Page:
The Butchering Art, Dr Lindsey Fitzharris’ debut, follows the life of Joseph Lister, the ‘father of modern surgery’ and pioneer of antiseptic surgery. The book isn’t purely a biography though. Fitzharris’ style flits expertly between time and space, seamlessly bestowing little morsels of medical history knowledge without any cost to the narrative. In a relatively short book, Fitzharris explores medical advancements from America, Continental Europe, and of course, Edinburgh and London- making this book a must-read for anyone interested in the pioneers of modern surgery.
The Butchering Art dishes the dirt on the unsanitary hospitals of the past, detailing the devastating effects of the ‘big four’-erysipelas, gangrene, septicaemia and pyaemia- on the wards. Nowadays, the wealthy choose to be treated in private hospitals but during Lister’s time, those who could afford it were treated at home on their dining room tables. It seems a foreign concept to a modern reader but with postoperative infection ravaging the wards it was the safer option. Fitzharris doesn’t skimp on the gruesome details either. She perfectly captures the brutal nature of pre-anaesthetic surgery, recounting an incident were celebrated surgeon Robert Liston broke down a door and dragged a terrified patient back to the operating table to which he was subsequently bound. Liston is painted as brilliant, all fierceness and fire.
By introducing the reader to Robert Liston before Lister, Fitzharris creates an artful juxtaposition between Liston’s showmanship and Herculean strength and Lister’s contemplative quietness. Born a Quaker, Lister was mild, well-mannered and polite in the face of his rival’s criticism. I had no idea that a book which details the development of antiseptic surgery would be such an emotionally gripping read. Fitzharris describes Lister with such tenderness that I became quickly invested in his journey. I have read other reviews of The Butchering Art which lament Lister’s ‘amiable’ nature, asserting that perhaps a more hot-tempered nature would have made for a better story. I disagree. Lister’s cool methodical nature was precisely what surgery needed after the introduction of anaesthesia, when speed was no longer such a pressing issue. Lister’s breakthroughs weren’t made in Robert Liston’s brutal and bloody operating theatre, but under the microscope – a tool which his own father had advanced.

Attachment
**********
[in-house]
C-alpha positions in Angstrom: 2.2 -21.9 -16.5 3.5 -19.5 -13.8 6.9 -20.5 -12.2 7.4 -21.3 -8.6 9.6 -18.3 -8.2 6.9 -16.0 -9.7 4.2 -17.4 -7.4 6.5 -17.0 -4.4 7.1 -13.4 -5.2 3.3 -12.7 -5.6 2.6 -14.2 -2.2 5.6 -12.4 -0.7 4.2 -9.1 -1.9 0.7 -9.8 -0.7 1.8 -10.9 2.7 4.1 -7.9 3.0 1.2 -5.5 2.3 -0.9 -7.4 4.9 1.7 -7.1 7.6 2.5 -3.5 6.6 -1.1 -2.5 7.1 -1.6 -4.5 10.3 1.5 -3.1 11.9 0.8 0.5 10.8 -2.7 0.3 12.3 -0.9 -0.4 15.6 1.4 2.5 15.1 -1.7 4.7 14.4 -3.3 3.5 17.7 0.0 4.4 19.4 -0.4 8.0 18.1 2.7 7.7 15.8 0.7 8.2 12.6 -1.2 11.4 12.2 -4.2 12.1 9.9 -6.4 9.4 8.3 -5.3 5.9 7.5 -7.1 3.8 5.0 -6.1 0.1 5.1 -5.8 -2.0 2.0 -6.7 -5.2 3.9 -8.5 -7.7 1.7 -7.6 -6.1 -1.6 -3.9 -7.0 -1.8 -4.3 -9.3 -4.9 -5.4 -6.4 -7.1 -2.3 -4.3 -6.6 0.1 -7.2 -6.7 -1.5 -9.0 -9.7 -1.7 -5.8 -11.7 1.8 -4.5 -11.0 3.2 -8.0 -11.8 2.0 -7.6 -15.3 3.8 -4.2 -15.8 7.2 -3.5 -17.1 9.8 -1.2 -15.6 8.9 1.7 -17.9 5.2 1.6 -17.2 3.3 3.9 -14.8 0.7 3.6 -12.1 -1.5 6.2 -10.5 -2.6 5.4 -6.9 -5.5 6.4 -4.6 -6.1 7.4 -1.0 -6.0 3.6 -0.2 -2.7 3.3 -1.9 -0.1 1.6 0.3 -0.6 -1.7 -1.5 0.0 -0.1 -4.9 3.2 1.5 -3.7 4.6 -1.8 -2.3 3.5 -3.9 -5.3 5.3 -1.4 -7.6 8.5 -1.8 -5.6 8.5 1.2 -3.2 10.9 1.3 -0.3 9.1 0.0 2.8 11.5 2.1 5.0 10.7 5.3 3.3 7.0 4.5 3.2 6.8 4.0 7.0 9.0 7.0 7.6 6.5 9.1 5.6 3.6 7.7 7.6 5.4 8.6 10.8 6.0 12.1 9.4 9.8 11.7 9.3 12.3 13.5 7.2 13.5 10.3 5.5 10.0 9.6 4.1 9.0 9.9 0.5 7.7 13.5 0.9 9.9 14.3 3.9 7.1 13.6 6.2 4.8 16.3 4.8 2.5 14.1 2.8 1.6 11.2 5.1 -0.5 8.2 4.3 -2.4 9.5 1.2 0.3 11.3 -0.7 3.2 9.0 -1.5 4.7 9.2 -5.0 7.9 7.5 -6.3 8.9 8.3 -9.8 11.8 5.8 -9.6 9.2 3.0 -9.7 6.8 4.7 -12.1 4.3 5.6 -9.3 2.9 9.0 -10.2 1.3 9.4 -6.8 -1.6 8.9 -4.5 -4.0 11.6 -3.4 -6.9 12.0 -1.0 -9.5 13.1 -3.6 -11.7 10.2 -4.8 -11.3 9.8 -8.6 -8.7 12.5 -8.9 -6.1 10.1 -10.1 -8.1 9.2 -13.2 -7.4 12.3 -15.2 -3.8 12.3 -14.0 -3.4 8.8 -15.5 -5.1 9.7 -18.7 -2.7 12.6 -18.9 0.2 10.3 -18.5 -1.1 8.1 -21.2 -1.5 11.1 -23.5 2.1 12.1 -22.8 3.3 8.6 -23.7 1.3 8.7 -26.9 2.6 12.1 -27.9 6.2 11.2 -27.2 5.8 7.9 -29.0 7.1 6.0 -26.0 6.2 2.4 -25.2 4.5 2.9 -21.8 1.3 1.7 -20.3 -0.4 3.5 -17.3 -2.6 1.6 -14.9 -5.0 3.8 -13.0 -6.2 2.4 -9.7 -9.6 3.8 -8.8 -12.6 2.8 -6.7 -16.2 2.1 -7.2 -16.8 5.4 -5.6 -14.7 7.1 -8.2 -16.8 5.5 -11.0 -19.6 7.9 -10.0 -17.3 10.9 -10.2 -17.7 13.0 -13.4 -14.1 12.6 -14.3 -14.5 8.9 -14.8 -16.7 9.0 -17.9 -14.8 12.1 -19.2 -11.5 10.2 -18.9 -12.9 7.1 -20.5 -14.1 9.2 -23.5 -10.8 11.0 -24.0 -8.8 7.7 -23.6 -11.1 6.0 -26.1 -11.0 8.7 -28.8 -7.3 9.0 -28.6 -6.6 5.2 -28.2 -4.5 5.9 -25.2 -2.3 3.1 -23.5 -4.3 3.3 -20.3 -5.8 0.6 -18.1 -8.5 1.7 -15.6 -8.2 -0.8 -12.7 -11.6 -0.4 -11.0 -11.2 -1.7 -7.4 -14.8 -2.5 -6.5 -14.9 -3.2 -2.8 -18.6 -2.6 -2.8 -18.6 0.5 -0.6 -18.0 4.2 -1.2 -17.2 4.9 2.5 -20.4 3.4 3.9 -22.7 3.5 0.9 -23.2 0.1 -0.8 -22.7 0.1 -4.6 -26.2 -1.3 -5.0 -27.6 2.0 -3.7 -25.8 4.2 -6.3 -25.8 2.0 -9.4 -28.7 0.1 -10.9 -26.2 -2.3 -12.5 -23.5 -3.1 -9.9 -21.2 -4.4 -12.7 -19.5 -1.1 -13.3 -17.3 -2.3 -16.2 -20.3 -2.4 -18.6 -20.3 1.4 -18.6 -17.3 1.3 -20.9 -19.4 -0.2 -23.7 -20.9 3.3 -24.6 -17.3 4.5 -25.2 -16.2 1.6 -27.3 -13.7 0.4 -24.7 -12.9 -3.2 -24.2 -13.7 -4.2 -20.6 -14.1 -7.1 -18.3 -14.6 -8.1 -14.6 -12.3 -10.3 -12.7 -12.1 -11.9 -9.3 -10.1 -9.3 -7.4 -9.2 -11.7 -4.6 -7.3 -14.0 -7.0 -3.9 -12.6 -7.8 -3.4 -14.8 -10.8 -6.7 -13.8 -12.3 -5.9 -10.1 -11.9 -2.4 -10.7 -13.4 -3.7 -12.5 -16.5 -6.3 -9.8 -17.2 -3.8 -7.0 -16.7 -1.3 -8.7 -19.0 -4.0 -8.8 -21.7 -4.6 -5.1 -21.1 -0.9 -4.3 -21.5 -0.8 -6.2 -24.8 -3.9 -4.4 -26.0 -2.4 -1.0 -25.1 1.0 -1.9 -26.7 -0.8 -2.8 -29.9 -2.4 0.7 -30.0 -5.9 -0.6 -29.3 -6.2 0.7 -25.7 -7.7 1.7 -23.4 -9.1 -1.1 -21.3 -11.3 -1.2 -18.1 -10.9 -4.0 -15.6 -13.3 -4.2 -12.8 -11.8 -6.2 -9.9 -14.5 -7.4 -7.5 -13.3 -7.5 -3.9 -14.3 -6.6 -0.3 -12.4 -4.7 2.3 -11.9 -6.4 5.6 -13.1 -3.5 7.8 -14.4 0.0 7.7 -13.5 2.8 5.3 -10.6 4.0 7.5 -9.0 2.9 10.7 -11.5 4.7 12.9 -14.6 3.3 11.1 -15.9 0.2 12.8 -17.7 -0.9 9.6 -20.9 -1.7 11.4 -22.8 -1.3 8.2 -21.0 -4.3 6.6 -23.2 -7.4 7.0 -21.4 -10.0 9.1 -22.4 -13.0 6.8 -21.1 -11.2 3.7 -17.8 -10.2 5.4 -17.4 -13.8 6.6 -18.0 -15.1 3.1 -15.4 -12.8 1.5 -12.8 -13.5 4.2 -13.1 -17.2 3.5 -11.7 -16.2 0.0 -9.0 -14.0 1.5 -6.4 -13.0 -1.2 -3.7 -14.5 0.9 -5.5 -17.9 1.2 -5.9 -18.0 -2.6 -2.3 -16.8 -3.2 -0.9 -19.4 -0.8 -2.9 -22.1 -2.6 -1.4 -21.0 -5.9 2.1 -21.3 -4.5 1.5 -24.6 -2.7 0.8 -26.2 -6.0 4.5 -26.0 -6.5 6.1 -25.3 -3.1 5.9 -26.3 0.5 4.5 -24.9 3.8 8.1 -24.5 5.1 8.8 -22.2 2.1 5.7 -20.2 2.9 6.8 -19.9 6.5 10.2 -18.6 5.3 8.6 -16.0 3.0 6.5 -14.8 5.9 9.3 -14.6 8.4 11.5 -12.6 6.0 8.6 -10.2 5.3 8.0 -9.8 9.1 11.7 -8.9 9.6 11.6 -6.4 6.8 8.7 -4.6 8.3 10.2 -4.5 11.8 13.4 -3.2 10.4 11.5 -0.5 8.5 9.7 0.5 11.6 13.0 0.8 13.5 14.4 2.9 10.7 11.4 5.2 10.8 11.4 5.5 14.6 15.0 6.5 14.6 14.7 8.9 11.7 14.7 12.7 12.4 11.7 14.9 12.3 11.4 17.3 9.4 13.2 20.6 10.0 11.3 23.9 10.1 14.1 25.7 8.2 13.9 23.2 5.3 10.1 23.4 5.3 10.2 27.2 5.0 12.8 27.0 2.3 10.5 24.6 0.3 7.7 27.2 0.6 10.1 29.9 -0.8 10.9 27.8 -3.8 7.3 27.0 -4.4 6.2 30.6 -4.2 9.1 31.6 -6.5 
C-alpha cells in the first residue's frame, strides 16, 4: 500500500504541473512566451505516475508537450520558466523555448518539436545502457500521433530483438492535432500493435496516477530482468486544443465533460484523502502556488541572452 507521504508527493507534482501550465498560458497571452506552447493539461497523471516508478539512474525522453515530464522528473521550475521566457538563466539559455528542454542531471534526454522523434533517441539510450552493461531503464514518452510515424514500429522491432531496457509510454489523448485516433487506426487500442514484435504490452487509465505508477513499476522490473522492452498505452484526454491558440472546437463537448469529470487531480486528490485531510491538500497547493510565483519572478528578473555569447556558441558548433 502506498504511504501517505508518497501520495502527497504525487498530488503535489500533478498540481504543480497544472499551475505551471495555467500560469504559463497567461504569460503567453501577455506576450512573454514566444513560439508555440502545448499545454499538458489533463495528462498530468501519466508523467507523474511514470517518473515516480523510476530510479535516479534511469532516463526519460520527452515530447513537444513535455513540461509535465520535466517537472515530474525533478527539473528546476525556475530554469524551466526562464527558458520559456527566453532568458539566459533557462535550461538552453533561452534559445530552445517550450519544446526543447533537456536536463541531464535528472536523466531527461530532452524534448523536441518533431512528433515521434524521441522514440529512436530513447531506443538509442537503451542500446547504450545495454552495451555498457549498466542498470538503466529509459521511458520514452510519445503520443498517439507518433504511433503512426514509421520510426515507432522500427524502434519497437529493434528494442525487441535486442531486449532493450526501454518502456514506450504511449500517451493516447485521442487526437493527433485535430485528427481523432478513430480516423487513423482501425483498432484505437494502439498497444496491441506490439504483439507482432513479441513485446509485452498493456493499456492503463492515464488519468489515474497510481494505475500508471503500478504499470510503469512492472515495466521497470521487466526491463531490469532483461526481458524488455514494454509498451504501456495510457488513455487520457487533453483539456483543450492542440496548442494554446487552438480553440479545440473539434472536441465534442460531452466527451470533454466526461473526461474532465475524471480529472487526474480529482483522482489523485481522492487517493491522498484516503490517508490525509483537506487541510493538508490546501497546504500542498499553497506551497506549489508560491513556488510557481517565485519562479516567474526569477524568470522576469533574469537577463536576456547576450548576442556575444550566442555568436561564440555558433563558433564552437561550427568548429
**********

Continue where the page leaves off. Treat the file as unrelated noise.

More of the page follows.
One thing I really appreciate about The Butchering Art is its focus on the surgeons and physicians themselves. Fitzharris provides humanizing and touching details about the lengths the surgeons took to be as compassionate as possible to their patients, whom they knew weren’t likely to survive. The book also highlights how dangerous it was to be a surgeon which is something I had never previously considered. An accidental nick with a scalpel and a surgeon could die of one of the very infections he was fighting so hard to eradicate.
Overall, The Butchering Art is an amazing debut; Fitzharris doesn’t just describe the world of Victorian medicine, she transports you there. The Butchering Art is a testament to the stoicism of the pioneers who fought an uphill battle against injury and disease. The history of medicine has so many facets, and I can only hope that Fitzharris writes a book for each and every one of them!